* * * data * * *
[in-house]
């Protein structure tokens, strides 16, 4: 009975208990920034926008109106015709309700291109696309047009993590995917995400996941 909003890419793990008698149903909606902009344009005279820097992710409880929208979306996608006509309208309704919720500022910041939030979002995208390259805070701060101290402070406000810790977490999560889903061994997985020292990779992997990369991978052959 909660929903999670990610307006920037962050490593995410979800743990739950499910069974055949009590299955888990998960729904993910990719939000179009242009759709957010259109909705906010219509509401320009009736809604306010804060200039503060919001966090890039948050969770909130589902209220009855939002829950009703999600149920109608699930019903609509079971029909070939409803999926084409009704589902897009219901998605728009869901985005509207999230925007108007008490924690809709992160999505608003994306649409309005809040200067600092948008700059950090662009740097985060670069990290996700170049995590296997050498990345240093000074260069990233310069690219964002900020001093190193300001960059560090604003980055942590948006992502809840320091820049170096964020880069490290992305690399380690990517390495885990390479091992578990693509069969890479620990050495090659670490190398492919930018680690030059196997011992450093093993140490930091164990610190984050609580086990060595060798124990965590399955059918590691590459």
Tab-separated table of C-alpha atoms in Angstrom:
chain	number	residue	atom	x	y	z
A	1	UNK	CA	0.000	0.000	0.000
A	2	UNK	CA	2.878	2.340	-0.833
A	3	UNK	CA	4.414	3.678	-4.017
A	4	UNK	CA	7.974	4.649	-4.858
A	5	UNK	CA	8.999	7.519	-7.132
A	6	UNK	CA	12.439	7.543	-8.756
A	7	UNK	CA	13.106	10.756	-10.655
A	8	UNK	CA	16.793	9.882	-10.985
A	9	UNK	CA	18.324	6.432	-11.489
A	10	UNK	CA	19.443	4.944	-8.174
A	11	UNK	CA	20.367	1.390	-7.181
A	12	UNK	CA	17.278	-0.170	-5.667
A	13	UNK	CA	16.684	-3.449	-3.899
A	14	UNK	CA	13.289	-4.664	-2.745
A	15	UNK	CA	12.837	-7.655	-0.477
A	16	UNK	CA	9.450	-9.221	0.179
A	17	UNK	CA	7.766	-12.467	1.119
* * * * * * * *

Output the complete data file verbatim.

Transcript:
[in-house]
């Protein structure tokens, strides 16, 4: 009975208990920034926008109106015709309700291109696309047009993590995917995400996941 909003890419793990008698149903909606902009344009005279820097992710409880929208979306996608006509309208309704919720500022910041939030979002995208390259805070701060101290402070406000810790977490999560889903061994997985020292990779992997990369991978052959 909660929903999670990610307006920037962050490593995410979800743990739950499910069974055949009590299955888990998960729904993910990719939000179009242009759709957010259109909705906010219509509401320009009736809604306010804060200039503060919001966090890039948050969770909130589902209220009855939002829950009703999600149920109608699930019903609509079971029909070939409803999926084409009704589902897009219901998605728009869901985005509207999230925007108007008490924690809709992160999505608003994306649409309005809040200067600092948008700059950090662009740097985060670069990290996700170049995590296997050498990345240093000074260069990233310069690219964002900020001093190193300001960059560090604003980055942590948006992502809840320091820049170096964020880069490290992305690399380690990517390495885990390479091992578990693509069969890479620990050495090659670490190398492919930018680690030059196997011992450093093993140490930091164990610190984050609580086990060595060798124990965590399955059918590691590459």
Tab-separated table of C-alpha atoms in Angstrom:
chain	number	residue	atom	x	y	z
A	1	UNK	CA	0.000	0.000	0.000
A	2	UNK	CA	2.878	2.340	-0.833
A	3	UNK	CA	4.414	3.678	-4.017
A	4	UNK	CA	7.974	4.649	-4.858
A	5	UNK	CA	8.999	7.519	-7.132
A	6	UNK	CA	12.439	7.543	-8.756
A	7	UNK	CA	13.106	10.756	-10.655
A	8	UNK	CA	16.793	9.882	-10.985
A	9	UNK	CA	18.324	6.432	-11.489
A	10	UNK	CA	19.443	4.944	-8.174
A	11	UNK	CA	20.367	1.390	-7.181
A	12	UNK	CA	17.278	-0.170	-5.667
A	13	UNK	CA	16.684	-3.449	-3.899
A	14	UNK	CA	13.289	-4.664	-2.745
A	15	UNK	CA	12.837	-7.655	-0.477
A	16	UNK	CA	9.450	-9.221	0.179
A	17	UNK	CA	7.766	-12.467	1.119